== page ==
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I'm reminded of a commercial renovation project, http://www.thealtamont.com/, in which each of the nine stories has been gutted. The partition walls were made from clay tube tiles. Tube tiles are like concrete blocks - extremely strong with superior fire resistance. But no one works with tile partition walls anymore and trying to work around them would take more money than the market would bear. Removing them means that several tons of dead weight are eliminated from the load on each floor. They are now called "clean fill".
Even when the market thinks some old building has value, it is often more economical to raze it down to the superstructure, or completely down to the ground upon which it stands. If a bunch of vagrants happen to inhabit the building prior to renovation it may be said to hold some value to them, but that isn't economically relevant to the owners. It doesn't seem to be borne of pride or presumption, but perhaps there is sometimes a lack of vision.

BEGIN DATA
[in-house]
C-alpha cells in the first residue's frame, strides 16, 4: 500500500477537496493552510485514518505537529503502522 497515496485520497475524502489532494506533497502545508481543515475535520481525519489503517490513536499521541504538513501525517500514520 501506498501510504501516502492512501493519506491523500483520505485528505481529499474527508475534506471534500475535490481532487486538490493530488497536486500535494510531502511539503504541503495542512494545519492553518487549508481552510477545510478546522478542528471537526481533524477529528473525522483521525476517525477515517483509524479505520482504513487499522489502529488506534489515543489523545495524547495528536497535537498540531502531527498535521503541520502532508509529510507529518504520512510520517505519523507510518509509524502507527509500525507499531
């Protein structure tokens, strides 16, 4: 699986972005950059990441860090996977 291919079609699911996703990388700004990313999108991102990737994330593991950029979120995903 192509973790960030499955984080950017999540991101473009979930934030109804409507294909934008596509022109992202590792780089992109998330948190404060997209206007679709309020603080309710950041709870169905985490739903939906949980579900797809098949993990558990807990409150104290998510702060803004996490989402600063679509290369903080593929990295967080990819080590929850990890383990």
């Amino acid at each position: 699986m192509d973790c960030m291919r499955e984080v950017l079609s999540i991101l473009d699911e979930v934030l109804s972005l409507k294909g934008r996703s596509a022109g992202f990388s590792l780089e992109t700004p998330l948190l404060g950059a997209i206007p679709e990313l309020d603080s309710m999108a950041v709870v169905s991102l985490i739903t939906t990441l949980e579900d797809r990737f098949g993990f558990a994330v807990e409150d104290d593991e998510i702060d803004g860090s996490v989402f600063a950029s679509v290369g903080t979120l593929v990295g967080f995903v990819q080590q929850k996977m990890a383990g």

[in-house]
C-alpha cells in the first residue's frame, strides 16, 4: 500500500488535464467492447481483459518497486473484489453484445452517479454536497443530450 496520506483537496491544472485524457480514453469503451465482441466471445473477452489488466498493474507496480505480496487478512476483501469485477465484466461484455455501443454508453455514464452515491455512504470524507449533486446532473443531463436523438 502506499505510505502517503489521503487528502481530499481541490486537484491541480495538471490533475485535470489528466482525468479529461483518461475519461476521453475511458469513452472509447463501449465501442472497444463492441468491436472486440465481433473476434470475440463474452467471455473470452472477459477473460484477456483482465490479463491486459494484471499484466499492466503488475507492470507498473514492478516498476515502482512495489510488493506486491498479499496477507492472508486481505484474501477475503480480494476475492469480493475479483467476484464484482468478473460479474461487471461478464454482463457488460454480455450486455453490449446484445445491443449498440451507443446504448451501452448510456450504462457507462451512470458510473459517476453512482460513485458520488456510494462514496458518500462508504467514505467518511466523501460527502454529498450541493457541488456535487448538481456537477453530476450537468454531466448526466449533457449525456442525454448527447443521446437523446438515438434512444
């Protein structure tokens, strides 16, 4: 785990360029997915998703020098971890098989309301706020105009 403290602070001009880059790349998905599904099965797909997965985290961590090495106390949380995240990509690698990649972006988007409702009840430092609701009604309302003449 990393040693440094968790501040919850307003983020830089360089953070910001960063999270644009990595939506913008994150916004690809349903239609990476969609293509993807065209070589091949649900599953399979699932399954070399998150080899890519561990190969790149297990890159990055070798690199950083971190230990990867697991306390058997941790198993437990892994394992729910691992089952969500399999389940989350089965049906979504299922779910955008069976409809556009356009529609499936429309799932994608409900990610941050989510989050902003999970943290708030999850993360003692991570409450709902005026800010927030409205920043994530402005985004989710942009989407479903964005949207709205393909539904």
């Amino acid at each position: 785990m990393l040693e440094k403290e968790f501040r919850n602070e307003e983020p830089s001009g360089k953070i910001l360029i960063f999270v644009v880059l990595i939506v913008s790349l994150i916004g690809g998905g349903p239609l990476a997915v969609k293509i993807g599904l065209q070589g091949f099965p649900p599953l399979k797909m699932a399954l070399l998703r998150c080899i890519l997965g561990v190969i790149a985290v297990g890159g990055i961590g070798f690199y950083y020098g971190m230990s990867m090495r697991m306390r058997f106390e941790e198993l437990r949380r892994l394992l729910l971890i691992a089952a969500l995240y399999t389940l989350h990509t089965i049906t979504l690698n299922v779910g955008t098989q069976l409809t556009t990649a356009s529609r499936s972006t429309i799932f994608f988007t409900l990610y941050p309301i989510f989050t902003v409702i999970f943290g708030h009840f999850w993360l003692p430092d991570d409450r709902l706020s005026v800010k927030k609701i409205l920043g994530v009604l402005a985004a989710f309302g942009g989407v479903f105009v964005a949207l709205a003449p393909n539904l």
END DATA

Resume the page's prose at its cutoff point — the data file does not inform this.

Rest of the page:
Bullard, Claude L (Len) wrote:
> Spoken with true programmer hubris, and precisely why
> so many of you work for managers with English or History
> The very best code with no market has a value of zero.
> If the market is still using it, the value is not yet zero.
> Otherwise a lot of freeware would be worthless. Say PFE.
> From: Bob Foster [mailto:firstname.lastname@example.org]
> Even if previously well-maintained, the value of code without the developers
> who wrote/maintained it is often $0.
> Even if well-maintained and knowledgeable developers available, if in "needs
> to be rewritten" state, value is $0.
> (In fact, often when code crosses the "needs to be rewritten" line, the
> value of the company is $0. ;-)
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